Before they are served to our table, crop improvement

Naturally, we judge the foods based on their appearances such as color, shape, smell, and arrangement. Domestic crops have traits that are significantly different from their wild relatives. Undoubtedly tomato is red, banana is yellow, the carrot is orange. But how they end up being what they are on our plates? Can you imagine eating a banana with large seeds, a carrot in purple color, or tomato in black color? What happened to those fruits and vegetables? Which is their true color? You may wonder. Plants in the same genus can vary significantly in appearance due to their abilities to accommodating environment cues. But for domestic crops, particularly the plants that are grown for human consumption, are not undergoing natural evolution but are selected by artificial breeding for better appearance, delicious taste, easy harvest, and nutritional values.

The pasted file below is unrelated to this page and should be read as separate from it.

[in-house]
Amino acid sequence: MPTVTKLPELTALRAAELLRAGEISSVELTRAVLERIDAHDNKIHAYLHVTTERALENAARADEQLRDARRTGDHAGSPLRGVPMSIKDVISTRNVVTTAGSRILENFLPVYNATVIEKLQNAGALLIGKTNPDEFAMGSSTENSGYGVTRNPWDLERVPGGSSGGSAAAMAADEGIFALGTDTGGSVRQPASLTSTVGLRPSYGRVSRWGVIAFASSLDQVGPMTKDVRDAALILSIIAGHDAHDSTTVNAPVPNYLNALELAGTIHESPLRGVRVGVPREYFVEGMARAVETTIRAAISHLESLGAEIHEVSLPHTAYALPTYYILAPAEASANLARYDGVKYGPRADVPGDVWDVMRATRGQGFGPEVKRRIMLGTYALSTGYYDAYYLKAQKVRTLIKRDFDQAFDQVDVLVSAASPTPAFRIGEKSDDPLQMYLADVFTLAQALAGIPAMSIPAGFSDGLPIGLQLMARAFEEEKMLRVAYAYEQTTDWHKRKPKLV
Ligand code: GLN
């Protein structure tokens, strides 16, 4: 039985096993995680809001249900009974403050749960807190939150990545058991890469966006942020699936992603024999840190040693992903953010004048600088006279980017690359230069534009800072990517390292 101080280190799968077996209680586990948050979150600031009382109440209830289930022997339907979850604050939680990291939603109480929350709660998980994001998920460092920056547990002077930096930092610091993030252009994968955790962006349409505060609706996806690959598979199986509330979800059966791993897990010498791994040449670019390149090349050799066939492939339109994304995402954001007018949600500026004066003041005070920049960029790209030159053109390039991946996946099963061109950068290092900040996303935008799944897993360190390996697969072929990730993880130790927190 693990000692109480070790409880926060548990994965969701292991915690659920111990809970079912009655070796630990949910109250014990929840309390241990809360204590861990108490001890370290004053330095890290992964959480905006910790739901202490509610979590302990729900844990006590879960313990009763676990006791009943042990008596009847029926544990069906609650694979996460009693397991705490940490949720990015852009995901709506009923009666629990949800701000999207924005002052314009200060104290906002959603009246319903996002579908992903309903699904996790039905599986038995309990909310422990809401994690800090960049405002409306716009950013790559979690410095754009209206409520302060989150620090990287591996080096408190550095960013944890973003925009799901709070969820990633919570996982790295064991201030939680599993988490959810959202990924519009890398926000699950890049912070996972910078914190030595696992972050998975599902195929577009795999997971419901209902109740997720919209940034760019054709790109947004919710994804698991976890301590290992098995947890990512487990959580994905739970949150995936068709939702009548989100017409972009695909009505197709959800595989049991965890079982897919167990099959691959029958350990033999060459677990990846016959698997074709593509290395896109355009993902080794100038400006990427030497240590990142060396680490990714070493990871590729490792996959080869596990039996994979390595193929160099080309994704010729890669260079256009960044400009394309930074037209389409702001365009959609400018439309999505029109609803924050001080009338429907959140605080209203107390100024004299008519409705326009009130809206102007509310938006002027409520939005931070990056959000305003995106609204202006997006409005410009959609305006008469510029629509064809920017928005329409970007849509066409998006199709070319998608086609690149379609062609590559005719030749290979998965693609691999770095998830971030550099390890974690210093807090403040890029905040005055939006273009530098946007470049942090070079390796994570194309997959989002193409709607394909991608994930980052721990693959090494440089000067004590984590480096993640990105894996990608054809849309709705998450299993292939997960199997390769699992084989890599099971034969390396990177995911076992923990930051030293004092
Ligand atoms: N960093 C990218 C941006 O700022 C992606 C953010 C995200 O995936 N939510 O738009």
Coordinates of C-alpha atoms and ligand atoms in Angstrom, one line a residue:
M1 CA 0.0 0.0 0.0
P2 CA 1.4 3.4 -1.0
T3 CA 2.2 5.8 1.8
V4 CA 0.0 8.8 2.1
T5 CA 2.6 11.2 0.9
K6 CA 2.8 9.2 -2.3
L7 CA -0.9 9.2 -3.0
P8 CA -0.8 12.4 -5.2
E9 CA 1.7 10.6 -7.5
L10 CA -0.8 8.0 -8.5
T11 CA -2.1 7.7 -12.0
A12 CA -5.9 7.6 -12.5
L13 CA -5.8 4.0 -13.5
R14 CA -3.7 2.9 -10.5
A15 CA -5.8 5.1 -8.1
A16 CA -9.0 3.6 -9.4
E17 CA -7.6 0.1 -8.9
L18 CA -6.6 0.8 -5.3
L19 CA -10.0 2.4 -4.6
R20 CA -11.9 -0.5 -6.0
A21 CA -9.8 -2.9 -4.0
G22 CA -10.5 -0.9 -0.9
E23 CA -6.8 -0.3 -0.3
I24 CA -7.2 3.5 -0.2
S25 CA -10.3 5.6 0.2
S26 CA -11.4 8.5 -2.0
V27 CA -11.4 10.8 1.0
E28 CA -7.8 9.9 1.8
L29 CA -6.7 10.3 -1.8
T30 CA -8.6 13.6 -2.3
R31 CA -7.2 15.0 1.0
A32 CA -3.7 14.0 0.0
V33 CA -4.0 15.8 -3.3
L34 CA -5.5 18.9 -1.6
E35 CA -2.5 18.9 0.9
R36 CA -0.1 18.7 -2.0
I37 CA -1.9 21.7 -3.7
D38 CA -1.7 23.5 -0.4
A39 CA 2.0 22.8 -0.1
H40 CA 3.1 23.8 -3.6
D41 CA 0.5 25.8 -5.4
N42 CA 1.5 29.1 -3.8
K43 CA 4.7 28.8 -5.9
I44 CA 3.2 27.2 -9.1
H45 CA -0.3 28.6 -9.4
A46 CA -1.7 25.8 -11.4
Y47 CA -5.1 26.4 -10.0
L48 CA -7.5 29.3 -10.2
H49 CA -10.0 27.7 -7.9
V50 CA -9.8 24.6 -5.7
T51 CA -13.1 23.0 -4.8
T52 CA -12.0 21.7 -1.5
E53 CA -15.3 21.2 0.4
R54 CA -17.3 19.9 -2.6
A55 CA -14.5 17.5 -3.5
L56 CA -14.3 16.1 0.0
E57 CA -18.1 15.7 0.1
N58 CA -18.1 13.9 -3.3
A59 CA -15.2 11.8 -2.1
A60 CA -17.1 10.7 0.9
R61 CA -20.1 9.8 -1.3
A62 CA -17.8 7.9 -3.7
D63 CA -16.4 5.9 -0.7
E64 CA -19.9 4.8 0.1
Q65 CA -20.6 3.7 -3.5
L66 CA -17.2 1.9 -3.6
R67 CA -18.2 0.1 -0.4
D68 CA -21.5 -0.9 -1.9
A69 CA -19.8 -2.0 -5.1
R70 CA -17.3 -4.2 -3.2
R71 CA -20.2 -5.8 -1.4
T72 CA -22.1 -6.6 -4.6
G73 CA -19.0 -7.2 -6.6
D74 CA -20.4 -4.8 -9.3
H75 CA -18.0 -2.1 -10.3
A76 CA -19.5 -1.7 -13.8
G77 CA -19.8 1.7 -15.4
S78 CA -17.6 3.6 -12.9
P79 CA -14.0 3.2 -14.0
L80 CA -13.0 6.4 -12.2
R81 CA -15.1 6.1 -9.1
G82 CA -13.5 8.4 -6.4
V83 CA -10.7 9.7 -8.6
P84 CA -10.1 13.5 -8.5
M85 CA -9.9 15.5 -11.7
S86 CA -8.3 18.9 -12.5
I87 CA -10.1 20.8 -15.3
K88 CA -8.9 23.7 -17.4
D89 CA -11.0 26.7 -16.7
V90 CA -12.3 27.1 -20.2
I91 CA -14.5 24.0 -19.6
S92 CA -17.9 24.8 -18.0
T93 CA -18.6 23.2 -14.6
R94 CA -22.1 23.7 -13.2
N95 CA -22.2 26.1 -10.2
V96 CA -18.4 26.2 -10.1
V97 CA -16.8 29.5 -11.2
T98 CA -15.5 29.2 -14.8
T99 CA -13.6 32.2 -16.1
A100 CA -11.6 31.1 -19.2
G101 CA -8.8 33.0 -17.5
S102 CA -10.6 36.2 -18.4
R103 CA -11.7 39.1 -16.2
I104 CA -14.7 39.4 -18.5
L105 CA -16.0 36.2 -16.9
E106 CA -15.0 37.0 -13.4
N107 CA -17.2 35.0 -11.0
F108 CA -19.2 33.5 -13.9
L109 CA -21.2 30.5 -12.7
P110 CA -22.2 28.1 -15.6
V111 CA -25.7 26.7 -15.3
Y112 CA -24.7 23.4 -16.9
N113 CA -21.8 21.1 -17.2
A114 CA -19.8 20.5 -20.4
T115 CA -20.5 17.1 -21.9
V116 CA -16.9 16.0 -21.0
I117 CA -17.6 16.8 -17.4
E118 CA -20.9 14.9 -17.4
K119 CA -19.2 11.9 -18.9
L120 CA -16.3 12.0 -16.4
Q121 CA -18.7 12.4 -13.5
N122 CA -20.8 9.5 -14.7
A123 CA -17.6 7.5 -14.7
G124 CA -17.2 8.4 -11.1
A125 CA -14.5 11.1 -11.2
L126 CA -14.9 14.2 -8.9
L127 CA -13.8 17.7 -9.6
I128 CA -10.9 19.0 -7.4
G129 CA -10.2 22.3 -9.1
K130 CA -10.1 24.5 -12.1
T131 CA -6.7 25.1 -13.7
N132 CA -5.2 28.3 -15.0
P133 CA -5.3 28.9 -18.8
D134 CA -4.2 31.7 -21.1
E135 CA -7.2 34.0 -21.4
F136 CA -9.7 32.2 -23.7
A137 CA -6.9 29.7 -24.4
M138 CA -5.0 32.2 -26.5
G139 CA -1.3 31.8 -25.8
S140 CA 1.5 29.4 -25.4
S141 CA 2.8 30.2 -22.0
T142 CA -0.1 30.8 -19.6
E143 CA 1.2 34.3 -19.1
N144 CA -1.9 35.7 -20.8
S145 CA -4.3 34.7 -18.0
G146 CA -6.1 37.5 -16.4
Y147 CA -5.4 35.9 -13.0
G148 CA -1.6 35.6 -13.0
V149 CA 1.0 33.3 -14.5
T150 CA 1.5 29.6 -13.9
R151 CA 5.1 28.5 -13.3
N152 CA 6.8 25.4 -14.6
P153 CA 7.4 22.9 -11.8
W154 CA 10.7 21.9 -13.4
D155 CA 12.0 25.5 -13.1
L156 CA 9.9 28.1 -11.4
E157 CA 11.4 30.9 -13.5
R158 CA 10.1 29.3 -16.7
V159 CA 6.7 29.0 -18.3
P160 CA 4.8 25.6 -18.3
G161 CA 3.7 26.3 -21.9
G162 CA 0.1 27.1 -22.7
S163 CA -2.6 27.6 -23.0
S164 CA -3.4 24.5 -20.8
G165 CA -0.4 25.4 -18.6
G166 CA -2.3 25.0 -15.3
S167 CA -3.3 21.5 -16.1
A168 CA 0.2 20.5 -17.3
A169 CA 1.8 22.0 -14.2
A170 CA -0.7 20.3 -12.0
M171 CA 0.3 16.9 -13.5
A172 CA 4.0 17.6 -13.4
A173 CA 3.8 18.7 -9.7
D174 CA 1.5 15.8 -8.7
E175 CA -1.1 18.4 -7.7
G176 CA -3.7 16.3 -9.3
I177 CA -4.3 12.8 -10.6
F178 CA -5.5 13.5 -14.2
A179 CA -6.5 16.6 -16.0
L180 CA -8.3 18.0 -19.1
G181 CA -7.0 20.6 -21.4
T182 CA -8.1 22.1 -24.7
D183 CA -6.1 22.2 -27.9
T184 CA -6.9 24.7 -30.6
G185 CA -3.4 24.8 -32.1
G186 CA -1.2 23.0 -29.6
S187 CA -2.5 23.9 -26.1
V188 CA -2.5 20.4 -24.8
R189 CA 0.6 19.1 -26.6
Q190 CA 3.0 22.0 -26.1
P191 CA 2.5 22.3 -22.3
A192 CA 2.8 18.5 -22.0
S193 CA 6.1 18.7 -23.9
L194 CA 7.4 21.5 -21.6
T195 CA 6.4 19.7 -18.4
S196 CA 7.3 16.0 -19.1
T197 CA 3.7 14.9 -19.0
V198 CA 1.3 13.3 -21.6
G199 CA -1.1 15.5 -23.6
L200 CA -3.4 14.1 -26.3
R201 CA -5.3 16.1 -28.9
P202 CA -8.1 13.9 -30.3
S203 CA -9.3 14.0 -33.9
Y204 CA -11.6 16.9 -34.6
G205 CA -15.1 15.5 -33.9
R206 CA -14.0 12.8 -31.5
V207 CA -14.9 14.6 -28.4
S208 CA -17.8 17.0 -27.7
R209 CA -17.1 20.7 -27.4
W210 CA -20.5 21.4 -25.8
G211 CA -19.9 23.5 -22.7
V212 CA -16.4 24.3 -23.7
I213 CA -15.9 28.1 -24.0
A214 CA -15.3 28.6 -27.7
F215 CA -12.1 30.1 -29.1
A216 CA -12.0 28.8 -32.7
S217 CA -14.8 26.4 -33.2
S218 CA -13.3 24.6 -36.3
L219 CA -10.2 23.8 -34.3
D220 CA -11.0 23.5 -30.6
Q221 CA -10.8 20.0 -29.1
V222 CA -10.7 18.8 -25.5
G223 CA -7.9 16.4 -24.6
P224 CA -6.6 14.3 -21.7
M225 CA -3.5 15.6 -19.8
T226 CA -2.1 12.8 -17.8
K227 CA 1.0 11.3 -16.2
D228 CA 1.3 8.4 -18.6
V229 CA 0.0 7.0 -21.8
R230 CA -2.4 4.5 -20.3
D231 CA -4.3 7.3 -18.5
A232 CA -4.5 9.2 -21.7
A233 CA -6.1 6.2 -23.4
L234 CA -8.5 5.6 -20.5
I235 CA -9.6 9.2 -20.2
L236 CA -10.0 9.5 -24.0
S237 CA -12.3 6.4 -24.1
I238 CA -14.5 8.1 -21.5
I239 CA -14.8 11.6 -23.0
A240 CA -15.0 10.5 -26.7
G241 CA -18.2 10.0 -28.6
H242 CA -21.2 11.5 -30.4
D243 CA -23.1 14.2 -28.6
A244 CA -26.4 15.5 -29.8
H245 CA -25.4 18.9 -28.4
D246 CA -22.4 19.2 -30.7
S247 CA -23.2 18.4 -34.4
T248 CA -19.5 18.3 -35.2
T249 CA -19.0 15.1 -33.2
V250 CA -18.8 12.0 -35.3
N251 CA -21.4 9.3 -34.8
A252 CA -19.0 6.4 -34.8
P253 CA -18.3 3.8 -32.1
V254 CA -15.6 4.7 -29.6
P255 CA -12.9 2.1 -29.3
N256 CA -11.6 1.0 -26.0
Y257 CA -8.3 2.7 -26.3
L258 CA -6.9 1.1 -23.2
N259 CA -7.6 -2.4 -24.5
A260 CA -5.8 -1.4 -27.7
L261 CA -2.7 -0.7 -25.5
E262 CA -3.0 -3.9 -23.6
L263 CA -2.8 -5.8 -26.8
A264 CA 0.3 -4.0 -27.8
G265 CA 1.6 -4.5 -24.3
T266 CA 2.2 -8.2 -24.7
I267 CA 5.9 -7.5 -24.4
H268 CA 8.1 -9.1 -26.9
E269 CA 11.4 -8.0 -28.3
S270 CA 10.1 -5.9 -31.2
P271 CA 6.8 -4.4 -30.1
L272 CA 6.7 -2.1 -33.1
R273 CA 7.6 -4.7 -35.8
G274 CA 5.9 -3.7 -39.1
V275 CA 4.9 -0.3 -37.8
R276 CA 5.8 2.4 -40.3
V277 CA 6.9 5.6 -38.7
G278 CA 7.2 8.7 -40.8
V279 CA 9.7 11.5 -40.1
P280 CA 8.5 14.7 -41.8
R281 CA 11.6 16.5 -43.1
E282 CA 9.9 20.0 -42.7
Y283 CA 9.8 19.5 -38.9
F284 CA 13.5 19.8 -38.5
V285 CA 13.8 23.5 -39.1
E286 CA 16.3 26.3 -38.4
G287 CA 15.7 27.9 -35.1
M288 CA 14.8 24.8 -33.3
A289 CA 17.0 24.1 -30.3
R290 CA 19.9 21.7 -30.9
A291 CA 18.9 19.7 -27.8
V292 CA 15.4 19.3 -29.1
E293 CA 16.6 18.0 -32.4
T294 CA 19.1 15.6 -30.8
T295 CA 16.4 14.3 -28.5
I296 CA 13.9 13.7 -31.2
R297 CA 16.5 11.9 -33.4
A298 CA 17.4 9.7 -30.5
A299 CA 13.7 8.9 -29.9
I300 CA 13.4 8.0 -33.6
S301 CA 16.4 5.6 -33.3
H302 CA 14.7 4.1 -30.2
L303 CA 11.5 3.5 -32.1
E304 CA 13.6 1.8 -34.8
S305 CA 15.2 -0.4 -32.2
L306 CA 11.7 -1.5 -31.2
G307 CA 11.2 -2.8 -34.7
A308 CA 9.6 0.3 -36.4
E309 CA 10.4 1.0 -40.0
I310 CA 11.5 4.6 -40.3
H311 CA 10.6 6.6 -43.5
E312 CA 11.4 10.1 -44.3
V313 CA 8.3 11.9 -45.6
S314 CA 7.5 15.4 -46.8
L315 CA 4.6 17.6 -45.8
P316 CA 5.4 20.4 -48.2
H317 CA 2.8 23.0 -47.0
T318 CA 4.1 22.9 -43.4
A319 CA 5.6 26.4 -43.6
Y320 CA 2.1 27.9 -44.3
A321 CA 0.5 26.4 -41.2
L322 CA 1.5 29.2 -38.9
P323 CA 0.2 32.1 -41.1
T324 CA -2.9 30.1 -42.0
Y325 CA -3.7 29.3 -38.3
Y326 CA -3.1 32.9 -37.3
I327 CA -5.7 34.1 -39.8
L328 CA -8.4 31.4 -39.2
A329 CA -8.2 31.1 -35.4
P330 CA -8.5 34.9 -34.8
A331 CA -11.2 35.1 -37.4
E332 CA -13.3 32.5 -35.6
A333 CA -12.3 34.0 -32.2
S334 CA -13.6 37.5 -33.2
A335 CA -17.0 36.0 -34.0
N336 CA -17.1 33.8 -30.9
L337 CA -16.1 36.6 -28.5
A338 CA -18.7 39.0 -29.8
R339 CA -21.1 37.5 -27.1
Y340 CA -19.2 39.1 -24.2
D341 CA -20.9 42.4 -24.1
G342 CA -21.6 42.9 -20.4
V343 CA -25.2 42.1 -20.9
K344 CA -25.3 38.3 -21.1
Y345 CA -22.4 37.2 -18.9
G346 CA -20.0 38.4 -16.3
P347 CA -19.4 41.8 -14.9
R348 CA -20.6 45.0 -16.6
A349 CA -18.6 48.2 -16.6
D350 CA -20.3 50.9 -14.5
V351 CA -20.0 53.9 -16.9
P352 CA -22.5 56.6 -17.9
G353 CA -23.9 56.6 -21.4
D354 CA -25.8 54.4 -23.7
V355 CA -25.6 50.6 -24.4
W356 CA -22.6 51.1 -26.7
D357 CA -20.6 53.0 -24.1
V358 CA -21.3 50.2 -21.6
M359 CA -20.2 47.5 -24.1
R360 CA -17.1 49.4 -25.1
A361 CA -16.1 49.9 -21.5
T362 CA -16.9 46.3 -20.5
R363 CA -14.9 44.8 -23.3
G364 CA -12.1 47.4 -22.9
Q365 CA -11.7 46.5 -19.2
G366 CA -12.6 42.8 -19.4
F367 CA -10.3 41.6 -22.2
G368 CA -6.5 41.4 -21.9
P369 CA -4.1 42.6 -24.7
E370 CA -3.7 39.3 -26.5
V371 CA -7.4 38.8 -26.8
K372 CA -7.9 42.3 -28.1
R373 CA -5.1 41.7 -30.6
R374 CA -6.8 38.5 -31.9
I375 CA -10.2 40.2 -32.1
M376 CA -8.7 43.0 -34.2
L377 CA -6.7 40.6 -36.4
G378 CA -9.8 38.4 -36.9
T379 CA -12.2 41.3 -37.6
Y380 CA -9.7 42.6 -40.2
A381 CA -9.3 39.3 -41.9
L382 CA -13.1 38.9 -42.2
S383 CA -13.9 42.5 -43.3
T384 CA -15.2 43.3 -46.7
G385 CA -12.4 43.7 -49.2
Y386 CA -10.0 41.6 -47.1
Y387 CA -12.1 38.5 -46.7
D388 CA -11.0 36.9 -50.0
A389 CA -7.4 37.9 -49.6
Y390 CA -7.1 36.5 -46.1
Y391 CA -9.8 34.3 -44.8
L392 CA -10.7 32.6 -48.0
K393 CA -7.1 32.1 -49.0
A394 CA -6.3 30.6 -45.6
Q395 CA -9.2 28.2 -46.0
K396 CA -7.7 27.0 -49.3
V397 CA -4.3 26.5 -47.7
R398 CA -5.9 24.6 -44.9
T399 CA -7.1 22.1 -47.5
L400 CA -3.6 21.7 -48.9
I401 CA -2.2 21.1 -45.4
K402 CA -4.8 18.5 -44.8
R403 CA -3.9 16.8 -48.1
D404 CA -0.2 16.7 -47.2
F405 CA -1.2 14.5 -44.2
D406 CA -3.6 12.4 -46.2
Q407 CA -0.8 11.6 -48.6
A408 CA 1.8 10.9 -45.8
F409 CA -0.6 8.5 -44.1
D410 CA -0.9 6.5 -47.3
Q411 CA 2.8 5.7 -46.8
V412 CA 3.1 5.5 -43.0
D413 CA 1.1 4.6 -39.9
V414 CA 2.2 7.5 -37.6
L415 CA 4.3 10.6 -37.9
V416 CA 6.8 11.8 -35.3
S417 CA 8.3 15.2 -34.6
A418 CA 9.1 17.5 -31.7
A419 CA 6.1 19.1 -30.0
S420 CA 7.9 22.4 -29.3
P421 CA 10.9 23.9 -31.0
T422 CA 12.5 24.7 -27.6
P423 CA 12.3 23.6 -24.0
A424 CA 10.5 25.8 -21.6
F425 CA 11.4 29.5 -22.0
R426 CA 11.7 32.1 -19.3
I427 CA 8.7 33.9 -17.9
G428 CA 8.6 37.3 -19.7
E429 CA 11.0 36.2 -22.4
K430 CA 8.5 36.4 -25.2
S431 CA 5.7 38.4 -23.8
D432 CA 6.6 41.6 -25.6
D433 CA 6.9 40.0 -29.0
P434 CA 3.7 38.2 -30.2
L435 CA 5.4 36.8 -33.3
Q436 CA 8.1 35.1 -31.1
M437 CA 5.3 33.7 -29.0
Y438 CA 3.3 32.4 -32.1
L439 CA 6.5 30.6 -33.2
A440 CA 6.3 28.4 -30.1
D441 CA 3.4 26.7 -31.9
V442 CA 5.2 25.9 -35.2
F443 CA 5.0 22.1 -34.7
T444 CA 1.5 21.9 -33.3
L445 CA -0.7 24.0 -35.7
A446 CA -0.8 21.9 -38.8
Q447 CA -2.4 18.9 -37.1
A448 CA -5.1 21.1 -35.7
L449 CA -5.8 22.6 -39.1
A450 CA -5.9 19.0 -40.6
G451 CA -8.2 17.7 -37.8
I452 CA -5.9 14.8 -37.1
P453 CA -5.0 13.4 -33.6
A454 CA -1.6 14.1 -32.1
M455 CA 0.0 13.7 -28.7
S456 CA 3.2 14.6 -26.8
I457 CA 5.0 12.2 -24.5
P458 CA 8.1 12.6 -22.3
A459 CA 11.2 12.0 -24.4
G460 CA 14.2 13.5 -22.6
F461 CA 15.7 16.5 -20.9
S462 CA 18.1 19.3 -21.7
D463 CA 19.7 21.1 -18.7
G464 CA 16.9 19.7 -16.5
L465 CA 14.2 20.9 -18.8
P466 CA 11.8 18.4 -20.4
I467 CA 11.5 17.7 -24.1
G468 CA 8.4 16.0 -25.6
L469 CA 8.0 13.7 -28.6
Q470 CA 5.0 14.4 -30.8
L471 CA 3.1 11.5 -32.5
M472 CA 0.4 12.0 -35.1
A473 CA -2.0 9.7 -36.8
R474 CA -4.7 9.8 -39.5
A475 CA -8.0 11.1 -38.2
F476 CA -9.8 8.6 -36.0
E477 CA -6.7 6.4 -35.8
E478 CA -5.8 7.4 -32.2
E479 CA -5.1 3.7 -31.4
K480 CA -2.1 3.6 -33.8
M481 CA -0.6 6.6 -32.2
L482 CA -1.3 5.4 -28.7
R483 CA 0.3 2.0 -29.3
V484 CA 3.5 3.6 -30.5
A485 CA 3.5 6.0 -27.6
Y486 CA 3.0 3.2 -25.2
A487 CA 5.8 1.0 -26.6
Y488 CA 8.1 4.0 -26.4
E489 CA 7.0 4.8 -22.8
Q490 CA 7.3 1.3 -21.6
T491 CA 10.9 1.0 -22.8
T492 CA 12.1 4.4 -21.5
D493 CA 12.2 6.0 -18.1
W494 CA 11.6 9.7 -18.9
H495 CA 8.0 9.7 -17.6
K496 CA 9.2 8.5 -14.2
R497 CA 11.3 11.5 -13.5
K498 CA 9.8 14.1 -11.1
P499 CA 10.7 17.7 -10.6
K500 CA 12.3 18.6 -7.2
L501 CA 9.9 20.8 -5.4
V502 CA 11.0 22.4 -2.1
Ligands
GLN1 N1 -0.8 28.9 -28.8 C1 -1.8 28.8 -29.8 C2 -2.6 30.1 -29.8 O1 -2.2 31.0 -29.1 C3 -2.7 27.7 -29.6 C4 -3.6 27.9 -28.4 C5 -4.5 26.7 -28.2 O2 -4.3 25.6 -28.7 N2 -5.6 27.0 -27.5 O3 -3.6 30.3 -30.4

Far before we know anything about genetics, farmers had known for millennia that crossbreeding between two different traits result in variations in the offsprings. Hybrid vigor or heterosis has been observed and applied to crop improvement before we knew them. This is how the early crops are selected based on their performance score, farmers collect seeds from the best performers and crossbreed among them for several generations. Thanks to the father of modern genetics, Gregor Mendel who opened the door that leads to modern molecular genetic manipulations. He did a series of studies using pea which is the model plant that displaying visible and distinguishing traits such as height, pod shape and color, seed/pea shape and color, and flower position and color. By crossing the different types of peas, Mendel successfully discovered the patterns of the traits heredity, namely the Laws of Mendelian Inheritances. According to his theories, genes that determined the traits are either recessive (denoted by small letter) or dominant (denoted by capital letter). The dominant allele of a gene will exhibit its trait in any combination (AA, Aa, aA). Yet the recessive allele will only exhibit its trait if both of the alleles are recessive (aa). The ratio of each type of trait can be calculated based on the parent’s genotype. Those early findings revealed that phenotypes are controlled by genetic materials that once were considered as a myth.